Graceland is one of those books that you know will be a difficult, perhaps even devastating read. But it is a book that you will want to read and will want to finish, because, well, because Chris Abani really is that good.
Teenaged Elvis Oke lives in a Lagos ghetto with his alcoholic father Sunday, stepmother and step-siblings. He picks up some tips dancing for the tourists on the beach, dressed as Elvis Presley of course, but is forced to find a more stable income to support his family. Elvis and his friend Redemption dream of living in America, but their version of America is influenced by old movies (a lot of John Wayne films are watched in Lagos). Redemption leads him on a rather shady path which promises big, easy money, and this seedy, rather gruesome underworld begins to engulf Elvis. The narrative moves from Elvis’ younger years in the 1970s, as his mother succumbs to cancer, and throughout the book are excerpts from his mother’s diary which includes recipes.
Elvis is such an unforgettable character. He is determined to succeed in his own way and educates himself through books. His dream of being an Elvis impersonator is a goal that is kind of funny and charming.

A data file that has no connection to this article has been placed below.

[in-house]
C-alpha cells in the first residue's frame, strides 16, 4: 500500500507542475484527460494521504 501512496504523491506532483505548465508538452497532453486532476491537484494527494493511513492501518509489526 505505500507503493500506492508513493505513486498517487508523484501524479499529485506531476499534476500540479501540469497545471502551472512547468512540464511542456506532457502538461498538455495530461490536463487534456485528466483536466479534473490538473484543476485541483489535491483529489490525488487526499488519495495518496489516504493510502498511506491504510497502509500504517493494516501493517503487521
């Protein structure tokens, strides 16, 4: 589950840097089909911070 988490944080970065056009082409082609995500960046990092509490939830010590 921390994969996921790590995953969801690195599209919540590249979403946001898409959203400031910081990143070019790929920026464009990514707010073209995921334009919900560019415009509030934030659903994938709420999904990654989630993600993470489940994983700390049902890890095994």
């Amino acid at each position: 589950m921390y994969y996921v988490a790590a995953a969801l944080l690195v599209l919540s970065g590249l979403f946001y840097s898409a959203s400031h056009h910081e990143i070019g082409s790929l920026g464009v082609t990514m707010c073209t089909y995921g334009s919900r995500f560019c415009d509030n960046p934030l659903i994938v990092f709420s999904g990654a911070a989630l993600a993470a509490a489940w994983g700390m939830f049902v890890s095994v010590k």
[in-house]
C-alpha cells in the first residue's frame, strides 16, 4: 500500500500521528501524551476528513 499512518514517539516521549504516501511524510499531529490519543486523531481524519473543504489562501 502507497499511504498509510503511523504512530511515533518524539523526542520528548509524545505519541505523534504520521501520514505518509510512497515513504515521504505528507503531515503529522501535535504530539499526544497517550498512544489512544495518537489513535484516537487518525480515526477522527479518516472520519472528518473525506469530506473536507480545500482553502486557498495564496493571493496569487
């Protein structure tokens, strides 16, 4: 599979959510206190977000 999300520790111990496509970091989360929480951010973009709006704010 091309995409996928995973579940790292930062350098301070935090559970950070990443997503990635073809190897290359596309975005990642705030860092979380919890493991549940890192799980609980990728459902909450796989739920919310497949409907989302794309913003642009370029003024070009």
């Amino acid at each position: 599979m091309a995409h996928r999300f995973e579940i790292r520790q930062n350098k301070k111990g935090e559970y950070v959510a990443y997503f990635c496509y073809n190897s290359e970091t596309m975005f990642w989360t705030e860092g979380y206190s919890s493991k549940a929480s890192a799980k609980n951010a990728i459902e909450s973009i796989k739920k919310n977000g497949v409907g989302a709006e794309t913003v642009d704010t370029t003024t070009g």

“He read books for different reasons and had them everywhere he was: one in his backpack, which he called his on-the-road book, usually one that held an inspirational message for him; one by his bed; and one he kept tucked in the hole in the wall in the toilet for those cool evenings when a gentle breeze actually made the smell there bearable enough to stay and read.”
I loved the images that Abani paints of Lagos and Elvis’ life. He has a keen eye for details, the sights, the sounds, the smells even. Elvis’ life is a harsh life, but one that is also vibrant and vivid. Graceland is a dark story but one with such life and hope. It will move you with its sadness and heartfelt grace.
Chris Abani’s work
* The Virgin of Flames
* Masters of the Board
* Becoming Abigail
* Song For Night
I read this book for the Global Reading Challenge 2011 (Africa)